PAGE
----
- By Uri Friedman
Uri Friedman is deputy managing editor at Foreign Policy. Before joining FP, he reported for the Christian Science Monitor, worked on corporate strategy for Atlantic Media, helped launch the Atlantic Wire, and covered international affairs for the site. A proud native of Philadelphia, Pennsylvania, he studied European history at the University of Pennsylvania and has lived in Barcelona, Spain and Geneva, Switzerland.
The “Pareto Principle” posits that, for many phenomena, 80 percent of output comes from 20 percent of input (you can apply this “80/20 rule” to everything from the large share of business a company derives from its small base of dedicated customers to, more depressingly, the short period of time you spend getting most of your work done at the office).
As the world’s top powers prepare for nuclear talks with Iran in mid-April (today’s over-heated sideshow: Iran is dithering about whether to hold the summit in Turkey, Iraq, or China), we should keep the 80/20 rule in mind. Particularly the fact that much of the initial disagreement between negotiators may stem from one thorny number: 20 percent.
On Wednesday, Israeli Defense Minister Ehud Barak revealed that Israel is asking its allies to pressure Iran at the talks — wherever they take place — to transfer all uranium enriched to 20 percent to another country. “Israel is prepared to wait for the negotiations’ results before it decides on a course of action,” he explained. “It’s not a matter of weeks, but not of years either.”
Iran meter: Barak may not have a difficult time convincing Western powers to pursue his goal. Greg Thielmann of the Arms Control Association recently told Reuters that the White House may focus “on halting 20 percent enrichment of uranium as a first-step confidence-building measure.” (Other experts predict Washington’s opening salvo will also include an attempt to suspend work at the Fordow enrichment facility.)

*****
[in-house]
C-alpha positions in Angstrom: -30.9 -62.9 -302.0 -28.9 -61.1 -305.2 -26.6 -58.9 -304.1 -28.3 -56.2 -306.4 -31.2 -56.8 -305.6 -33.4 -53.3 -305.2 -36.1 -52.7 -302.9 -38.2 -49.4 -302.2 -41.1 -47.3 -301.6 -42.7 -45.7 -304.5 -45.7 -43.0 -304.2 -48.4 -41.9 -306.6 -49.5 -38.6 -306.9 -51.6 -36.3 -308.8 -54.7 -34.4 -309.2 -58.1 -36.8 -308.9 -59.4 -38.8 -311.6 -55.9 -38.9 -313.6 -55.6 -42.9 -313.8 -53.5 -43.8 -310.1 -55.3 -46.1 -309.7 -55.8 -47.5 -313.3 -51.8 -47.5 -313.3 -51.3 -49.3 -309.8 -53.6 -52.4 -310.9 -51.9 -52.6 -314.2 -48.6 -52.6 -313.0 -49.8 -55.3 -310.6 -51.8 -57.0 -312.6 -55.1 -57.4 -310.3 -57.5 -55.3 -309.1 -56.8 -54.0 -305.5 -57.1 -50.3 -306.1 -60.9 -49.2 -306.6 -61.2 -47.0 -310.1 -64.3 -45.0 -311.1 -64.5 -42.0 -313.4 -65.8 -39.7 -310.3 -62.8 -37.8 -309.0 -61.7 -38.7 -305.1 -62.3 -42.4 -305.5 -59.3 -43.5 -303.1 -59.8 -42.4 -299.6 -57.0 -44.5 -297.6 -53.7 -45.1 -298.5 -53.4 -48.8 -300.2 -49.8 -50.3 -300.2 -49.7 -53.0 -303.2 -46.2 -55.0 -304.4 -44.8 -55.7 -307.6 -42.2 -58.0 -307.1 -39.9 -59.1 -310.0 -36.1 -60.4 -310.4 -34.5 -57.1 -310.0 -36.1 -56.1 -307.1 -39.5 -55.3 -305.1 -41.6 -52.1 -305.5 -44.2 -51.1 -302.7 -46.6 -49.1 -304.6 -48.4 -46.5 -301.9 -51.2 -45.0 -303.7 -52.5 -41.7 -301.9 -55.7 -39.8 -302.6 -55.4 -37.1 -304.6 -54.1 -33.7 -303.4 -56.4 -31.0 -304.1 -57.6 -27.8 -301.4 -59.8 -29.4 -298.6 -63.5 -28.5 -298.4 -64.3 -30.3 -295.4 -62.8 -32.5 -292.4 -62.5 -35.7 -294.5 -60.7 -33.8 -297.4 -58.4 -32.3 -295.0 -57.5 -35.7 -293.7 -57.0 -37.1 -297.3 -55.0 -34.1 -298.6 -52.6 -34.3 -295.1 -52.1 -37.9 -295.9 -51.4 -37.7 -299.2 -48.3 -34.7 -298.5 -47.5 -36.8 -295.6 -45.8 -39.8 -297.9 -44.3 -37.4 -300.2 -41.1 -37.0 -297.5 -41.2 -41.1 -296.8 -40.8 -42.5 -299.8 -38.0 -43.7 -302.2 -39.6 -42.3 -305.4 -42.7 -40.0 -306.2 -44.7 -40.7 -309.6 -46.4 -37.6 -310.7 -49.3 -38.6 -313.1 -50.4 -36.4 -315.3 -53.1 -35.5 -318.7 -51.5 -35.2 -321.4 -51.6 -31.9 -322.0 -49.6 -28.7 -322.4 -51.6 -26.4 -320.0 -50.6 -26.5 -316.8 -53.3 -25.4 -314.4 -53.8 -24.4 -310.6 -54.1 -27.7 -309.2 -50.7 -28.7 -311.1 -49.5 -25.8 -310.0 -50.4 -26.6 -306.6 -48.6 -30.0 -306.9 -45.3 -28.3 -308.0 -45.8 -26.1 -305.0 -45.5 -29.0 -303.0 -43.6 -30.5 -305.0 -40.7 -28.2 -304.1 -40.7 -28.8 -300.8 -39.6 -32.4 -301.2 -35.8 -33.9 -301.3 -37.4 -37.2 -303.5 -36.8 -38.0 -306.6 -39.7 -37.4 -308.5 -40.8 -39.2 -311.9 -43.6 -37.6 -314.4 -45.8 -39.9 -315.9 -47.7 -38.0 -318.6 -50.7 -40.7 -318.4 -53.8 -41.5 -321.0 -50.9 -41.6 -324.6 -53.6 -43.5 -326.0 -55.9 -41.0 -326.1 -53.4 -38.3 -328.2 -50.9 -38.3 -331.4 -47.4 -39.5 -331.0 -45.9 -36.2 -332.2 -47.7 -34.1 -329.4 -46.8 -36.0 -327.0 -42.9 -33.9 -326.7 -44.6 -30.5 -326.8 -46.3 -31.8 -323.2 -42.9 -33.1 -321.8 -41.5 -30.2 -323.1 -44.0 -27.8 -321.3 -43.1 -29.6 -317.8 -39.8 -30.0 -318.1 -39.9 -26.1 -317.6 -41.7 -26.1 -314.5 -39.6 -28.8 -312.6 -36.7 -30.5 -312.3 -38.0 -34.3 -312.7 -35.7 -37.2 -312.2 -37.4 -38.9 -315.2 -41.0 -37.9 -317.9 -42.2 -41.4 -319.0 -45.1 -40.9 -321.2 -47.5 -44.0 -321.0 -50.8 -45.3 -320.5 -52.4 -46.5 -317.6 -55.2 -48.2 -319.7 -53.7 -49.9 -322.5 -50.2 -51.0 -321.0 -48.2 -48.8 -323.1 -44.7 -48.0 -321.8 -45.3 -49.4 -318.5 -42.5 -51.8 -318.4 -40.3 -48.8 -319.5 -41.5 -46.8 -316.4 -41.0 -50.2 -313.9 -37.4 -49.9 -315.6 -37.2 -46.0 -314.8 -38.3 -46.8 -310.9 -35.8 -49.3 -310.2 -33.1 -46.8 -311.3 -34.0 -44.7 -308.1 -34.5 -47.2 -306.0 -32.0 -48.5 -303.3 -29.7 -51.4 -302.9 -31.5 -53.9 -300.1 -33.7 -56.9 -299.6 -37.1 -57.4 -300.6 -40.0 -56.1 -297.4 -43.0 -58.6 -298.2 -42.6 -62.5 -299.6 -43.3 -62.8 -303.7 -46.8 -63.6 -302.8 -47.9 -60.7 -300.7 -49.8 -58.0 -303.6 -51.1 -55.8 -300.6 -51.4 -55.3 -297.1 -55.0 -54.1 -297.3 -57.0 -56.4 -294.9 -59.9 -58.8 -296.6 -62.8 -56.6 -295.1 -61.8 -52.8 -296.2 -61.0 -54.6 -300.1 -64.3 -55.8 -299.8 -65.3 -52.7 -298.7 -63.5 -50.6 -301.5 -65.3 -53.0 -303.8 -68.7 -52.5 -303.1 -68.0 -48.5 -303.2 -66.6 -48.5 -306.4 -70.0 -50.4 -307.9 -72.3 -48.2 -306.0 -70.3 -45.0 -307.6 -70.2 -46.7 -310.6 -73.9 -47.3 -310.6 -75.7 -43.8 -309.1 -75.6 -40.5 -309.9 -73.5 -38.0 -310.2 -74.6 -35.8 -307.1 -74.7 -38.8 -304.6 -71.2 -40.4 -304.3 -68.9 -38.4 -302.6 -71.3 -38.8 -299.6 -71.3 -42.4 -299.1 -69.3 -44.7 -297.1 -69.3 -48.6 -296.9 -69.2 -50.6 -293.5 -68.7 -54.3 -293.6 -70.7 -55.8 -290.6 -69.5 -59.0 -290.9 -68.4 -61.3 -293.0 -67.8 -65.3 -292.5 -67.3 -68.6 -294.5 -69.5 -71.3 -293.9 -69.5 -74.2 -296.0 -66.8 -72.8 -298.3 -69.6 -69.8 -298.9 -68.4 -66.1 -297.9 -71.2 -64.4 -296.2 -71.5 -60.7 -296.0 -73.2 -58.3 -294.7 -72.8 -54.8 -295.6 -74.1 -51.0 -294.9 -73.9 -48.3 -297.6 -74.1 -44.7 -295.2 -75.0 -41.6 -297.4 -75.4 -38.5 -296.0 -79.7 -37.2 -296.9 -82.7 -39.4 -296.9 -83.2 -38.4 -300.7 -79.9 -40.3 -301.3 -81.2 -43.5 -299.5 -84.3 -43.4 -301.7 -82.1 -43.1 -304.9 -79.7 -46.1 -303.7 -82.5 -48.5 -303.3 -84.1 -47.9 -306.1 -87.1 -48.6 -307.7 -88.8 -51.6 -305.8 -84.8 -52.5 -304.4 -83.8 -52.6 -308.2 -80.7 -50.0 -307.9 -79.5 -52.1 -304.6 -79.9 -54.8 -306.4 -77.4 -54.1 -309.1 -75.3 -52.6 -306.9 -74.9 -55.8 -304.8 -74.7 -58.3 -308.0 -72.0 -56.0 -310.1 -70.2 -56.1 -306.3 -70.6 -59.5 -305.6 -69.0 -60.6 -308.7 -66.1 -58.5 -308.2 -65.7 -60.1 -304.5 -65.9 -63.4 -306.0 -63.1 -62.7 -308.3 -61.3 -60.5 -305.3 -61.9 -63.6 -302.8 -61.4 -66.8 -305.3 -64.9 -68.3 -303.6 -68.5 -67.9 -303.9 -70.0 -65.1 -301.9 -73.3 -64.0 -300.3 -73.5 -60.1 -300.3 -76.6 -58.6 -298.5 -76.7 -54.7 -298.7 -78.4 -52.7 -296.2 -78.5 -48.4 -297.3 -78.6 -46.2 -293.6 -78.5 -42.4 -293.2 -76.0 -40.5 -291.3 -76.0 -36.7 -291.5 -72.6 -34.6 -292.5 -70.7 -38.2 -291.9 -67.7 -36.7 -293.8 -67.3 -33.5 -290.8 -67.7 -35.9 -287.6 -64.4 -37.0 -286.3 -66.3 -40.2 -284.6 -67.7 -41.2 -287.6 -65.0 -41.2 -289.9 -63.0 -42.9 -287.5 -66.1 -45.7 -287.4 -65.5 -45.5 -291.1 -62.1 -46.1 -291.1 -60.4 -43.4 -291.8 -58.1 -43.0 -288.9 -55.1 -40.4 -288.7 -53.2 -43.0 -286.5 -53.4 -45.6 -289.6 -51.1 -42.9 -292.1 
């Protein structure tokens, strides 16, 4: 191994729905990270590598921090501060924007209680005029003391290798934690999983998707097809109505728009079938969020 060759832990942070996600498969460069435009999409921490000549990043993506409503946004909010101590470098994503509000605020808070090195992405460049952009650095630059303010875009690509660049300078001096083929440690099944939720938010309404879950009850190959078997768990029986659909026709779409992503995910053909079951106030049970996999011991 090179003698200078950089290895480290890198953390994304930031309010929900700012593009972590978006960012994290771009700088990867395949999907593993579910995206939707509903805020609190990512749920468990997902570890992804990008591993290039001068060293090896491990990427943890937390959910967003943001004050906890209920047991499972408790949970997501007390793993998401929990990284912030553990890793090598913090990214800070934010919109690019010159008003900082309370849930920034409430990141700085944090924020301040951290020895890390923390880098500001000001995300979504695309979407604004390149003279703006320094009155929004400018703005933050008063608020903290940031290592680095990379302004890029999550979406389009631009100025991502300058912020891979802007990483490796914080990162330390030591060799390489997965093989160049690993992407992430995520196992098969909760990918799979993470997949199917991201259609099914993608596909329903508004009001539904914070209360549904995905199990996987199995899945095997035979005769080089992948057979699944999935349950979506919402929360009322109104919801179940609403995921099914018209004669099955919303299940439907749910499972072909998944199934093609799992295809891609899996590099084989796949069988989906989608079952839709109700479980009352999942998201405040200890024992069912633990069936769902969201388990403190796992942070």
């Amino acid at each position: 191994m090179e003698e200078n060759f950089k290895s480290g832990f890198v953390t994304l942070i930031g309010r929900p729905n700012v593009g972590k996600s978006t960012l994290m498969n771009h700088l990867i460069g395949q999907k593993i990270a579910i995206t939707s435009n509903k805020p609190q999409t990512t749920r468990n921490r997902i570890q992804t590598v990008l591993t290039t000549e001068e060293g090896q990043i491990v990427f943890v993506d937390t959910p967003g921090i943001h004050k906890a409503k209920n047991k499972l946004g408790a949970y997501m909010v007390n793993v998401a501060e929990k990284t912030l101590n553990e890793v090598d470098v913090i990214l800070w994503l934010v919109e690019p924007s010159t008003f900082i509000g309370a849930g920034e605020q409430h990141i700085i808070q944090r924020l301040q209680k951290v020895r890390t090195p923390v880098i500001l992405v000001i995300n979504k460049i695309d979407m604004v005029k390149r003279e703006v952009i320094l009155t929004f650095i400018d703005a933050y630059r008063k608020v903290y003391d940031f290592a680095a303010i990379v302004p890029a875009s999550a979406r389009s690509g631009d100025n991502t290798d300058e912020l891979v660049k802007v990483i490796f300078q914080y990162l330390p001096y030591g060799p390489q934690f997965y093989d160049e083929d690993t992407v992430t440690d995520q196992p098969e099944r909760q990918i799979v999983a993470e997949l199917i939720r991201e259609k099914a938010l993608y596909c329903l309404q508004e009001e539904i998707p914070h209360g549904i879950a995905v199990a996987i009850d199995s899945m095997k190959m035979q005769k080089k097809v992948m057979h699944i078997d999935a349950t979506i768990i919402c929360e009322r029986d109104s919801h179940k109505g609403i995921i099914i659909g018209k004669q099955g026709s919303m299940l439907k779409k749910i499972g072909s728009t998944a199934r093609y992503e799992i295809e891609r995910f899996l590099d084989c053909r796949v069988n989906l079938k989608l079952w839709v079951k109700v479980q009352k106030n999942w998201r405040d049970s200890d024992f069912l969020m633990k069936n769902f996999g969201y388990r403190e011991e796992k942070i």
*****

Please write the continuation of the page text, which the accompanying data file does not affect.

Why 20 percent in particular? “Nuclear bombs,” Reuters explains, “require uranium enriched to 90 percent, but much of the effort required to get there is already achieved once it reaches 20 percent concentration, shortening the time needed for any nuclear weapons ‘break-out.'”
But the 20 percent goal may be a hard sell. Iran began enriching uranium to 20 percent in 2010 — after previously enriching it to the 3.5 percent level required to fuel nuclear power plants — and it’s been doing so in earnest. Tehran now has roughly 250 pounds of 20 percent enriched uranium and has nearly tripled the number of devices producing the higher grade uranium in the past three months, according to the Associated Press.
And while Iranian President Mahmoud Ahmadinejad suggested in September that Tehran would stop refining uranium to 20 percent if it received fuel for a medical research reactor (which requires higher-level enrichment than power plants), there are signs that Iranian negotiators may be less amenable to such a fuel swap this time around. In March, Supreme Leader Ayatollah Ali Khamenei boasted that Iran’s 20 percent enrichment had “surprised the enemies,” while the Iranian lawmaker Aladin Borujerdi declared that “the parliament will never allow the government to go back even one step in its nuclear policy.”
Sure, it could all be bluster. But we shouldn’t underestimate the power of that 20 percent figure to cause big problems — and undercut confidence before it has a chance to take root.